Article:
To finance rehearsals, photocopying, and other expenses, the two believers quickly raised about $600 in donations from family and friends. Their loyal actors returned for two more weeks of rehearsals, and a second staged reading was given in late May at the Theatre Building, with Trettenero again serving as director and Stauduhar as the interim producer. Trettenero says this was "a unique opportunity to see your work touch people and to hear them talk about it immediately." Especially vital were the votes of confidence from those who'd also seen the March reading.

Still, none of the six established theaters that sent emissaries to the reading or were approached later would commit to the play. Says Trettenero: "Either they said, 'We don't accept original work outside our own company,' or 'The next two seasons have already been planned and we'll get back to you.'" Unwilling to wait for years, Trettenero and Stauduhar did what so many have done before them--they founded their own company, Cloud 42.

Trettenero's first choice for a venue was Stage Left Theatre, for its liberal politics as much as the intimate layout of the theater. Happily, it was available for a summer slot. With only $20 in Blue China's bank account, and not much more in their own, the would-be producers quickly raised $1,600 as a rental deposit. Starting with loans from their families, Trettenero and Stauduhar raised the rest by passing a very busy hat.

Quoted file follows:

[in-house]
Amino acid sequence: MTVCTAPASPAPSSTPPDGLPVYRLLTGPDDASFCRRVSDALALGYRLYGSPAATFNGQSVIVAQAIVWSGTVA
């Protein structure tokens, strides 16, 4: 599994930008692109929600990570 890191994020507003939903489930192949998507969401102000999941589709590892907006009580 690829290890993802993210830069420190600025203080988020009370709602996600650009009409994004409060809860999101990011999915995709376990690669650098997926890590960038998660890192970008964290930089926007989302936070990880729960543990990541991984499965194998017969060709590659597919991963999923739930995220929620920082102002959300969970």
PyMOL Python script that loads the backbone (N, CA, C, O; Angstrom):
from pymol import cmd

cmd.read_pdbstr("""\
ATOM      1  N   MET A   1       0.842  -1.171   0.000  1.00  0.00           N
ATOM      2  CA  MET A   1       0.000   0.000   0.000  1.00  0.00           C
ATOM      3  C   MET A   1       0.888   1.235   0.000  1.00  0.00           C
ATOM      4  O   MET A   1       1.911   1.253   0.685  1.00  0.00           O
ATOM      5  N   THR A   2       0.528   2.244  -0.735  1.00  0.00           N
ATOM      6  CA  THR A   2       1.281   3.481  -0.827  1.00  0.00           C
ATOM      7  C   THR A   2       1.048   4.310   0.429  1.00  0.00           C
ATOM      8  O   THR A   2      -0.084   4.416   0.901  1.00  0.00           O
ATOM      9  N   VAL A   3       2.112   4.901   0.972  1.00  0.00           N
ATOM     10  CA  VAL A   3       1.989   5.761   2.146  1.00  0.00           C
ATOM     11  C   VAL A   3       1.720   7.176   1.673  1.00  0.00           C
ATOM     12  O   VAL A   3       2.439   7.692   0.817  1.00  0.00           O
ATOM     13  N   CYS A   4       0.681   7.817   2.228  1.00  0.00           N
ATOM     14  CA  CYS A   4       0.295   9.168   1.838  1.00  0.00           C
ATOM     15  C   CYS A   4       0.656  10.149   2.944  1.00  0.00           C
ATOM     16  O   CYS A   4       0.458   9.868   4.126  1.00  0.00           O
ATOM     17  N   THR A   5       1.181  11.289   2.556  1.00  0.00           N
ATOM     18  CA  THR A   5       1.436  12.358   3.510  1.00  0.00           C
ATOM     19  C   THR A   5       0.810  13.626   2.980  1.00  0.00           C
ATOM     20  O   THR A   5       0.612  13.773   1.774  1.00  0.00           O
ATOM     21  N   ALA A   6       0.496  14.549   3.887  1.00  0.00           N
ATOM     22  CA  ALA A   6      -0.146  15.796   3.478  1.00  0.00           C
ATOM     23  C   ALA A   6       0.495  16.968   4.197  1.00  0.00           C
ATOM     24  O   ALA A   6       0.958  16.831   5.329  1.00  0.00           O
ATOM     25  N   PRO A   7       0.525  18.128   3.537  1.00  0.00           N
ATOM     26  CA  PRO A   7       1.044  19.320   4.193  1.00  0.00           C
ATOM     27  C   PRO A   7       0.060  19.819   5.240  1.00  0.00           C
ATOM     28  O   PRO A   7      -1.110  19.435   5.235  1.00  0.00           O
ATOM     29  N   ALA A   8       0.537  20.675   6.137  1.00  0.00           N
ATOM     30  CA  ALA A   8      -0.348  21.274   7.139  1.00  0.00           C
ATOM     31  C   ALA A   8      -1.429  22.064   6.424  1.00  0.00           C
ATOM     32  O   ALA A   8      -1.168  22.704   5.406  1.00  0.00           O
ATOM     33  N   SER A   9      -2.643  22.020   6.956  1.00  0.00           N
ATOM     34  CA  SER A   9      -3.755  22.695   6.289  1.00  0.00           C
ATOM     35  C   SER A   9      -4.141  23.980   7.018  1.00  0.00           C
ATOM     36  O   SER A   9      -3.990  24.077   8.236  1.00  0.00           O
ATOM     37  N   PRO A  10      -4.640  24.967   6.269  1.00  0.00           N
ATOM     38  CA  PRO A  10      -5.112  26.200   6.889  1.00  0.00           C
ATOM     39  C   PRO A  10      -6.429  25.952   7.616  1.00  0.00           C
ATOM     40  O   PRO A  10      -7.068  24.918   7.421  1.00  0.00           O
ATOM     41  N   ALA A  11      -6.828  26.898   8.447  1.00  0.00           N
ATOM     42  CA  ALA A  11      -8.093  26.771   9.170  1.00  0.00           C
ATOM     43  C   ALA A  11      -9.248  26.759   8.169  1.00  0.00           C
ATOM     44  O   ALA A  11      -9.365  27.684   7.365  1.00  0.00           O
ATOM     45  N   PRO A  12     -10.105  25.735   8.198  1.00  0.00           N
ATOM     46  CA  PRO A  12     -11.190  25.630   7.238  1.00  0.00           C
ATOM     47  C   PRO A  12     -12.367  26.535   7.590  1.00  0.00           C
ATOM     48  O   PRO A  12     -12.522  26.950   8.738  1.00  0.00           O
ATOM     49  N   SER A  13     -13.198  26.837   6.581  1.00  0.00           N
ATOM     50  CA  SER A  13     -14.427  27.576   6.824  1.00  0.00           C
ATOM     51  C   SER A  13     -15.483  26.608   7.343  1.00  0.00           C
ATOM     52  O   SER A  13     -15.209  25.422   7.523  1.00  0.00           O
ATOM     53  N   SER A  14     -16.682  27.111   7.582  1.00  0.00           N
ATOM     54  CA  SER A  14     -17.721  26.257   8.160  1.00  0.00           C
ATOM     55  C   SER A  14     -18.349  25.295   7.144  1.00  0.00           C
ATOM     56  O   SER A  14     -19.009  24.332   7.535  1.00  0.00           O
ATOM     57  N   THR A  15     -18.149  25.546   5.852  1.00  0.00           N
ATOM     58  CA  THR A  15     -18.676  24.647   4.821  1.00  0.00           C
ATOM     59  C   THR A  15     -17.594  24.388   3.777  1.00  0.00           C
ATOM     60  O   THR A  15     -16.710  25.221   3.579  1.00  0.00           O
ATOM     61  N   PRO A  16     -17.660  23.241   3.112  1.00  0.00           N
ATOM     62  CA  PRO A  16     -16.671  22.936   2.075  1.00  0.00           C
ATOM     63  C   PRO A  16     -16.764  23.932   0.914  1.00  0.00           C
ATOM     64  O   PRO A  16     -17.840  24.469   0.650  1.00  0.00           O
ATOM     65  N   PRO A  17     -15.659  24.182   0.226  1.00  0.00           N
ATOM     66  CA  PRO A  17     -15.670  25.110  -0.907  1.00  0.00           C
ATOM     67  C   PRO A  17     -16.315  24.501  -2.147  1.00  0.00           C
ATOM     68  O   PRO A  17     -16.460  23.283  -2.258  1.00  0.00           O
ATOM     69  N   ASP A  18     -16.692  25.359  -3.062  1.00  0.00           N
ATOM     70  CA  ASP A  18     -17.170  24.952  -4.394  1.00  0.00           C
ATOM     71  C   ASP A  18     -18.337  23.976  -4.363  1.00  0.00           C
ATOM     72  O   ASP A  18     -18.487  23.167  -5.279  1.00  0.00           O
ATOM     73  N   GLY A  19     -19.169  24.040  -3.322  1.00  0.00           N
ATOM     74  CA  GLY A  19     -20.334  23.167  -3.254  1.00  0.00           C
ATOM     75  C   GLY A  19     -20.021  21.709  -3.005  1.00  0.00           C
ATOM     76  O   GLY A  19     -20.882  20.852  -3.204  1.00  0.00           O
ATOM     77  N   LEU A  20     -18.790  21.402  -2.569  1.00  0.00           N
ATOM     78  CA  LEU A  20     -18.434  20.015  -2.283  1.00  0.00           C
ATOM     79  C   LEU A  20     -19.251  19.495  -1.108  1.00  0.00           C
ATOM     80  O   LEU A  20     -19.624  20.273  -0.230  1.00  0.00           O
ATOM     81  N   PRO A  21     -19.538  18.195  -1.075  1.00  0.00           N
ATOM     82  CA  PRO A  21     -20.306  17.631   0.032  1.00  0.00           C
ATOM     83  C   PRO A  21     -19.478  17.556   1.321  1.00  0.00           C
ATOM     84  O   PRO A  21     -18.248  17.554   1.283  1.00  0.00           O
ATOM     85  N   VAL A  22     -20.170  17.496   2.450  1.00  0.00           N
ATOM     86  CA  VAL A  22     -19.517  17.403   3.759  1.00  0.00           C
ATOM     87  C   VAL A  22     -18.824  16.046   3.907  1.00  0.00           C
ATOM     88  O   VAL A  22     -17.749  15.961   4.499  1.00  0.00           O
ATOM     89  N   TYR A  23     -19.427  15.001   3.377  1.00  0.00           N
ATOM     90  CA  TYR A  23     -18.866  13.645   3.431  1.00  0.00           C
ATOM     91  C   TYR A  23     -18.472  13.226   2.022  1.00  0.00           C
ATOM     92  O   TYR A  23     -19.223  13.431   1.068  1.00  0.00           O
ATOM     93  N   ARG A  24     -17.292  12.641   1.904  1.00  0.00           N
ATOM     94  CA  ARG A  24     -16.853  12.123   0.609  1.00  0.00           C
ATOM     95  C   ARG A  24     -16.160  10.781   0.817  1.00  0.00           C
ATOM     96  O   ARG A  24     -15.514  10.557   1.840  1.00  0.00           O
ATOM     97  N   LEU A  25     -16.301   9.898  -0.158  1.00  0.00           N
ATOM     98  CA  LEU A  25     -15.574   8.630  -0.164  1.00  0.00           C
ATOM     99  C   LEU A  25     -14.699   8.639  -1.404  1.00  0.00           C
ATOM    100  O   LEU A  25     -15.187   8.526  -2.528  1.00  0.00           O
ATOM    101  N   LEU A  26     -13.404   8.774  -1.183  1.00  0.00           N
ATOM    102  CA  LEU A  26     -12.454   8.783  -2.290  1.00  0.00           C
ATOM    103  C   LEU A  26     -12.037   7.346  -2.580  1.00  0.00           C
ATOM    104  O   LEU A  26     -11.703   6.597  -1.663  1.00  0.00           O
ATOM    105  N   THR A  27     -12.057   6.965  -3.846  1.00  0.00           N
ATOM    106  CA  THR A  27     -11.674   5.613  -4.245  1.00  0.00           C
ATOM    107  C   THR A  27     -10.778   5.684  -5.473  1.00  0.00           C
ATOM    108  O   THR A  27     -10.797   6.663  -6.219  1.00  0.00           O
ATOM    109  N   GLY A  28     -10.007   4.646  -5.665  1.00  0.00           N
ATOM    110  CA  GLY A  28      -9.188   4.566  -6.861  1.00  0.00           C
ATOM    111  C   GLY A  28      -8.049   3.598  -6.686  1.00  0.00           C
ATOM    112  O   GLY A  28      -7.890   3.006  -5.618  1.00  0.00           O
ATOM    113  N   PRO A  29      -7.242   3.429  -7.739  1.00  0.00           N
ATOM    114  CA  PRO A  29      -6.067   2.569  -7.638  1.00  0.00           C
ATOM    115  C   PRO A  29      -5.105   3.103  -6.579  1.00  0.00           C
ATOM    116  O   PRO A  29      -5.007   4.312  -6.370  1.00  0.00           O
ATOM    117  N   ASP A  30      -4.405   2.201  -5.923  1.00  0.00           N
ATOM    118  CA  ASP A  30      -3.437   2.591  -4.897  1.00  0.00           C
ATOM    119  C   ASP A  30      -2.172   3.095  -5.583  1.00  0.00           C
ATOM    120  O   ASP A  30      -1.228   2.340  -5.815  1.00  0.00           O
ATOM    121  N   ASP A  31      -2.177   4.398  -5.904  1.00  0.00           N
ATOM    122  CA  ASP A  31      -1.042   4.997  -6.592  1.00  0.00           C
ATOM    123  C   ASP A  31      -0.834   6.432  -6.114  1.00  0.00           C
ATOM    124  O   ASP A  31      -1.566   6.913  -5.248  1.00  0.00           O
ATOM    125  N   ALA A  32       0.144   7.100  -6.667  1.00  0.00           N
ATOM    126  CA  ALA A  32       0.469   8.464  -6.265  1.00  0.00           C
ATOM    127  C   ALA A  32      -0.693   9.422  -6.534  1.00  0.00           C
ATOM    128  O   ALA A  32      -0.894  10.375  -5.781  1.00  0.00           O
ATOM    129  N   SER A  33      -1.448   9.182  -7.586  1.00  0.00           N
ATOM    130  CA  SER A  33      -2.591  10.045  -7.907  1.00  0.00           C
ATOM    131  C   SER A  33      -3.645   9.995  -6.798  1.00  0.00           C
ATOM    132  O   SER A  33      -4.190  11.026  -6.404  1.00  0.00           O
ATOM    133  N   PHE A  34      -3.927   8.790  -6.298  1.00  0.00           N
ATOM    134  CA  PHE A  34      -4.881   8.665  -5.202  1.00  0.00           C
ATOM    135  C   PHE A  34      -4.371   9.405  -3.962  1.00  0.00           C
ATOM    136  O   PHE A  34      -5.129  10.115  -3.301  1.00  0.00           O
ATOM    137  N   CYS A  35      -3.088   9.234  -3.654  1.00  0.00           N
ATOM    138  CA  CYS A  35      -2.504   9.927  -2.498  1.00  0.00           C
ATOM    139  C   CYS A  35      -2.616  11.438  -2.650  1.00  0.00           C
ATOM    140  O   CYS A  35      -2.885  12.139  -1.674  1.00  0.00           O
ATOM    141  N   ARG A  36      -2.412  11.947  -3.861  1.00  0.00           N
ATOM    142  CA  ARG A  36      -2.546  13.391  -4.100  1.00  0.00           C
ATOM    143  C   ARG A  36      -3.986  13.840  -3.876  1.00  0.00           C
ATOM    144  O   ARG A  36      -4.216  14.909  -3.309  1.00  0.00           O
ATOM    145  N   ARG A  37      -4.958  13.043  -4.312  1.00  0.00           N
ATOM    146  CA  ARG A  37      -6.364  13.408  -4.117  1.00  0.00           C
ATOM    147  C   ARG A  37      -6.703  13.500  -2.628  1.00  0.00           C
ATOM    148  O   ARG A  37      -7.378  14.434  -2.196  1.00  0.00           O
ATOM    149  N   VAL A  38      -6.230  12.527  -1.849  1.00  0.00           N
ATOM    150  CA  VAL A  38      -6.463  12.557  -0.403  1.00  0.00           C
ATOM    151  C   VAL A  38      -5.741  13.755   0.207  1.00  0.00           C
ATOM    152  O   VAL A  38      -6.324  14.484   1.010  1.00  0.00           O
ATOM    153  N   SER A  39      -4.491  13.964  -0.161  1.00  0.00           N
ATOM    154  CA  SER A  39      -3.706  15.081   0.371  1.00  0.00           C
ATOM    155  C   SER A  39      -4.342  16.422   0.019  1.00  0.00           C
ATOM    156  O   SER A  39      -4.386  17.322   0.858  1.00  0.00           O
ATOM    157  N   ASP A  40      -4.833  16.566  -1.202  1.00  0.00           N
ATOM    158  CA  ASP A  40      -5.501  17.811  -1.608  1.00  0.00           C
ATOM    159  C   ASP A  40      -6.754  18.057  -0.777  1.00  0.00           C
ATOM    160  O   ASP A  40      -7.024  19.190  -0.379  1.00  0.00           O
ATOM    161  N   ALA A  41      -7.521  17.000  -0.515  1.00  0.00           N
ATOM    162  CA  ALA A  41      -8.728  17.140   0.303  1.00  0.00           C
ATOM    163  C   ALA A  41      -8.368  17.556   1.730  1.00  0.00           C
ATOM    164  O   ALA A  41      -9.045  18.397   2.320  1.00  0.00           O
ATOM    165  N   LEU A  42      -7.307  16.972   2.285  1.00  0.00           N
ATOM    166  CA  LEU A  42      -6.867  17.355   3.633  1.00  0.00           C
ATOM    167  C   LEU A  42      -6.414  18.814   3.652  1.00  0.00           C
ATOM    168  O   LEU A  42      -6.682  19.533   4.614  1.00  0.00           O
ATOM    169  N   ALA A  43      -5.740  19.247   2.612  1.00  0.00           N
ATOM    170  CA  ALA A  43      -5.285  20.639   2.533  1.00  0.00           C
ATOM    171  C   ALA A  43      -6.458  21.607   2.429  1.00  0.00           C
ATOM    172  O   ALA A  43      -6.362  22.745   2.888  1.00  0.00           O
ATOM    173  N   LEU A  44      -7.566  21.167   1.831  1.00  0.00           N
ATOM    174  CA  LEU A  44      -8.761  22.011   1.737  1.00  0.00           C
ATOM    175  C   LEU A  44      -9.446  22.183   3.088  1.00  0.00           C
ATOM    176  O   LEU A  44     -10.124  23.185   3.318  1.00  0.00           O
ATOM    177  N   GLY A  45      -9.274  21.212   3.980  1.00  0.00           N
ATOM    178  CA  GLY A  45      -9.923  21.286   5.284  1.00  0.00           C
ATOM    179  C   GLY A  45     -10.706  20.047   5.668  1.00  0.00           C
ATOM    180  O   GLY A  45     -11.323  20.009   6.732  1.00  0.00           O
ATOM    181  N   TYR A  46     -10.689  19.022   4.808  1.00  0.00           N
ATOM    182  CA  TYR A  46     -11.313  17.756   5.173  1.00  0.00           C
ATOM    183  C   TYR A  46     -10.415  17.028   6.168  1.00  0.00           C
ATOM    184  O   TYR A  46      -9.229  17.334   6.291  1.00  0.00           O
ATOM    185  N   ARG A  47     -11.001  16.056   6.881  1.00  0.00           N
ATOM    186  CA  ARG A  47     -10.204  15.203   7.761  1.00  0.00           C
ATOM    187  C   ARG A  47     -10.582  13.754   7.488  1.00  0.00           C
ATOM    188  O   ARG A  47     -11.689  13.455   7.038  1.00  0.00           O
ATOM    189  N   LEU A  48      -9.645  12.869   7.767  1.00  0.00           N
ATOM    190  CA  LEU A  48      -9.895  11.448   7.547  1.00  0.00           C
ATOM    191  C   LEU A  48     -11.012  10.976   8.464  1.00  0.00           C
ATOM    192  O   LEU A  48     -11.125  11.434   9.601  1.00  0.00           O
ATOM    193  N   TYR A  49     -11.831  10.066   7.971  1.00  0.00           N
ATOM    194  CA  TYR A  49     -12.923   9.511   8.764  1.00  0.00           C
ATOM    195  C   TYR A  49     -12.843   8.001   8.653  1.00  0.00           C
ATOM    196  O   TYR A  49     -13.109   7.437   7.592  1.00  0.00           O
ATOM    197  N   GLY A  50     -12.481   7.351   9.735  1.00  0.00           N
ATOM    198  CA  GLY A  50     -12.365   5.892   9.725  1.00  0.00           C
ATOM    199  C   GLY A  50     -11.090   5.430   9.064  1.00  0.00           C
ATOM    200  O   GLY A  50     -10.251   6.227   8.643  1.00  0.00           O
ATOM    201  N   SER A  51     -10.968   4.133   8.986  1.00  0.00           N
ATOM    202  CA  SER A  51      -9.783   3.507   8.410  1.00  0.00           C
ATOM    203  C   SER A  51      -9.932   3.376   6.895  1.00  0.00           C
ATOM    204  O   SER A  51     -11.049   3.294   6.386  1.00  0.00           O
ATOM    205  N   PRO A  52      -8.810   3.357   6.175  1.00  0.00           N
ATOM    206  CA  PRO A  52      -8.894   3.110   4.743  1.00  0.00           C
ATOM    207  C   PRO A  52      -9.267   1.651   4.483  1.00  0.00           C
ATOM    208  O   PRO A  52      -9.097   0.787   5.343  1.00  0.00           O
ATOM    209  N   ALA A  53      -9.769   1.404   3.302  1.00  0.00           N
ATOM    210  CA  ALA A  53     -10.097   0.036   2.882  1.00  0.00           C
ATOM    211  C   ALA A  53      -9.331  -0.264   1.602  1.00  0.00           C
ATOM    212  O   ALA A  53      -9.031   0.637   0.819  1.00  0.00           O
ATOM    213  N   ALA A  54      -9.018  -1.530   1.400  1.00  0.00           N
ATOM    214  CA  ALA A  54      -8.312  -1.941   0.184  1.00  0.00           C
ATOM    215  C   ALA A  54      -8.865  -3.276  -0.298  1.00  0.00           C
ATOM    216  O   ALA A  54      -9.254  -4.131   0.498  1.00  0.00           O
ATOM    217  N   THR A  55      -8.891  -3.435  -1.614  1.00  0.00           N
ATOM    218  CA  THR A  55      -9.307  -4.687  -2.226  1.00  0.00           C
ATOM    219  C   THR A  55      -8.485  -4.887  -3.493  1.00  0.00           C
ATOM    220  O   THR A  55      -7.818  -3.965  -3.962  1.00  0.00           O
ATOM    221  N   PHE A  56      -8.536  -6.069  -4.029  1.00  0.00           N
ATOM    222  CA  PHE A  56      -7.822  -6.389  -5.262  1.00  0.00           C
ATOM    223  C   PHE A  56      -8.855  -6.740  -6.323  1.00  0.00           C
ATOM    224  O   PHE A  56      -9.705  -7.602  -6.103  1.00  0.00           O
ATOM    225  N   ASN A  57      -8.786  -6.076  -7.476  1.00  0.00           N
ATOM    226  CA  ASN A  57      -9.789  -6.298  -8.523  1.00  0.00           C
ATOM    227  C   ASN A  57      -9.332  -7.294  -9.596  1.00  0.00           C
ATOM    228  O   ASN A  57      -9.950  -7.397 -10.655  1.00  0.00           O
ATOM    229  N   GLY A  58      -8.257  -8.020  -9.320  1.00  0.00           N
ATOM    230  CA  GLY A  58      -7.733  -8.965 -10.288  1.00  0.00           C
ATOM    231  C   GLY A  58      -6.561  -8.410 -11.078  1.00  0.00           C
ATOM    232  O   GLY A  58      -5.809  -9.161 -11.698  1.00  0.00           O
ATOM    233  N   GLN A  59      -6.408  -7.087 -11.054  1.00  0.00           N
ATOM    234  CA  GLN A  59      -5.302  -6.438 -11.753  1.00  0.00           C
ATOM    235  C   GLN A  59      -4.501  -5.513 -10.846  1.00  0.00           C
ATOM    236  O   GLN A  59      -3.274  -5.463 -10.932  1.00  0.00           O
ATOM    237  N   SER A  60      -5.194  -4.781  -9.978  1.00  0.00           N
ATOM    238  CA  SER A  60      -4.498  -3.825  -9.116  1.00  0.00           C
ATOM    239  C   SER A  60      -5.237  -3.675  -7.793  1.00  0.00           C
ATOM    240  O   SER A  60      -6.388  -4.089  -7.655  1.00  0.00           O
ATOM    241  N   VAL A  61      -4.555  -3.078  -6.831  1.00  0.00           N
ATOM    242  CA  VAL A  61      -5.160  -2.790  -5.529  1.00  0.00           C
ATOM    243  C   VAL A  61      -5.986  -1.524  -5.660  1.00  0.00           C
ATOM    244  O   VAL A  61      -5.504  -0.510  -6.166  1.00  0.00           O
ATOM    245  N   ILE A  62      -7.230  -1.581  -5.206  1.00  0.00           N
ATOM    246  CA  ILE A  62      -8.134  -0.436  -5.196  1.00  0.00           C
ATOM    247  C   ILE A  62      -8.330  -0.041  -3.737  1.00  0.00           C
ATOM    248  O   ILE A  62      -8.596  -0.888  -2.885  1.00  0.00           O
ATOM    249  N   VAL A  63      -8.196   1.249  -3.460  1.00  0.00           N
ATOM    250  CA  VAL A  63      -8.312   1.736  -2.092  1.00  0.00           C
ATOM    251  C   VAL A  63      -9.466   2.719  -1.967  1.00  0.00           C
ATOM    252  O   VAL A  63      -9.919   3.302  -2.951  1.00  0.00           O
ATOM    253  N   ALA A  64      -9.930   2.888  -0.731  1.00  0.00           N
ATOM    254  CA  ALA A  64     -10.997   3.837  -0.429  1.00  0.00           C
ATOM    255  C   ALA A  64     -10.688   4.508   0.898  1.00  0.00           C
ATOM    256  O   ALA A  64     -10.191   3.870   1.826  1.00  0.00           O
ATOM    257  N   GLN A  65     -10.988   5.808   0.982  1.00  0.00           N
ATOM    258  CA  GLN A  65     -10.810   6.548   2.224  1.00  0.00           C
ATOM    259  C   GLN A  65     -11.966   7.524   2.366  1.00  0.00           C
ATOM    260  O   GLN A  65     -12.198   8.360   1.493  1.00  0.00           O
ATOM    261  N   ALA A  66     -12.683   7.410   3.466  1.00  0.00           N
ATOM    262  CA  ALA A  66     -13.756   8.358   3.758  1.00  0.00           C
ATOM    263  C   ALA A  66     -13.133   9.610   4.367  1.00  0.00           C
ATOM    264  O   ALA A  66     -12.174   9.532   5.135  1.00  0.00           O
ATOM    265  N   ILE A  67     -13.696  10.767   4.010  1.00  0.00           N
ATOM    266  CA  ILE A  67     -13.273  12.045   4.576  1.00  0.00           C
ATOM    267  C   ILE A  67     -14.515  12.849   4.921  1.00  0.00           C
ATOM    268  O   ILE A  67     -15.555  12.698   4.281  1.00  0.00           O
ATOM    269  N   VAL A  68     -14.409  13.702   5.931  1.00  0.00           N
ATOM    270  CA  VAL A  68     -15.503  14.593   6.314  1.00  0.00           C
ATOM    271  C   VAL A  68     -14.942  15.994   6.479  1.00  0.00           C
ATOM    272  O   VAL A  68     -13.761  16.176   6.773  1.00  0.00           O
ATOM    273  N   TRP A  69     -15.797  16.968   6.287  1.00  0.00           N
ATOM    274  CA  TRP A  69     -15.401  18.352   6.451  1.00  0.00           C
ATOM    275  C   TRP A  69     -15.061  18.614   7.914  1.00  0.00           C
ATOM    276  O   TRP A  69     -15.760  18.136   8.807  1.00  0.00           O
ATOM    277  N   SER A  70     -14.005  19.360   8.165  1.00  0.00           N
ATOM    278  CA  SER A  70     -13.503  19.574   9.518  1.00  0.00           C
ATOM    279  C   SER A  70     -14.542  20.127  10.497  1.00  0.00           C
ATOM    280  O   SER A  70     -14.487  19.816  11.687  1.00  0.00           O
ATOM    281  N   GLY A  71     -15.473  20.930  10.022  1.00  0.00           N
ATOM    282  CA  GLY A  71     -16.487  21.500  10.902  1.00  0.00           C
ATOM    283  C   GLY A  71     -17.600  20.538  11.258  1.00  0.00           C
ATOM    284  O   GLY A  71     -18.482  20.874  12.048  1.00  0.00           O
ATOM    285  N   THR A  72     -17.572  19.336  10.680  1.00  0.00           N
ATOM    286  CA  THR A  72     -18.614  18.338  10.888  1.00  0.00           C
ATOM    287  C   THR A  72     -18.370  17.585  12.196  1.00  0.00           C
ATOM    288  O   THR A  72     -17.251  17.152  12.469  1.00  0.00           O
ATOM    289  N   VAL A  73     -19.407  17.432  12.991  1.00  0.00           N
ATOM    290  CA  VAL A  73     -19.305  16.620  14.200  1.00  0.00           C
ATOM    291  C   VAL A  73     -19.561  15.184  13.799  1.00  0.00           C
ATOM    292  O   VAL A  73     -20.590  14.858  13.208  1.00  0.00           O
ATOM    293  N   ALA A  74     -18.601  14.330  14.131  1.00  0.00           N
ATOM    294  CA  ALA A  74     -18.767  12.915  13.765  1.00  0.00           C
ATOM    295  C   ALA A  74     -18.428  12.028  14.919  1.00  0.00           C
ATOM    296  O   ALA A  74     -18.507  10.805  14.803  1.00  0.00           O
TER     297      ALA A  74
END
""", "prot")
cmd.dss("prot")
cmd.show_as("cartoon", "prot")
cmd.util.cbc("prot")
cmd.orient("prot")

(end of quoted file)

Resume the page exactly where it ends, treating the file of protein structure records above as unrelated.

To mount the show, they drew on eight years of theater connections. Friends in established theaters wanted not only to return favors but to help a new ensemble get a start. Two supporters of the arts had been so impressed by the second reading that they offered to host a fund-raiser in their home. On July 17, a second fund-raiser was held at Danny's, the Bucktown bar; it raised almost $1,000.

Cutting corners helped, too. Trettenero designed the show's sound, and Stauduhar created the set and costumes. Stauduhar was delighted that, among other serendipities, Goodwill Industries had just received a large shipment of used Gingiss formal wear perfect for the period; the four men's costumes cost him a total of $25. With a mini-shoestring budget of $4,500, Cloud 42 hopes to prove that less can be more.

Stauduhar sees the whole experience as a matter of paying your dues. He cites a recent interview in which Frank Galati waxed nostalgic over the old days at Steppenwolf: "He was almost mourning the fact that [Steppenwolf] is no longer at the stage we're at now--when a lot of things, including making do with very little, forced them to be creative." Or it may be that Galati was faced with the truth of one of Wilde's great aphorisms: "In this world there are only two tragedies. One is not getting what one wants, and the other is getting it."

After so many near misses, Living Up to My Blue China opens Saturday, July 29, at 8 PM. Harry Althaus and Tom Blanton play two sides of Oscar's soul (not unlike Oscar's own Dorian Gray), with support from Patricia Acha, Nathan Rankin, and Michael Regier. It runs through September 3 at Stage Left Theatre, 3244 N. Clark, Thursday-Sunday at 8 PM. Tickets are $10; call 829-5861 for more.

Art accompanying story in printed newspaper (not available in this archive): photo/Kathy Richland.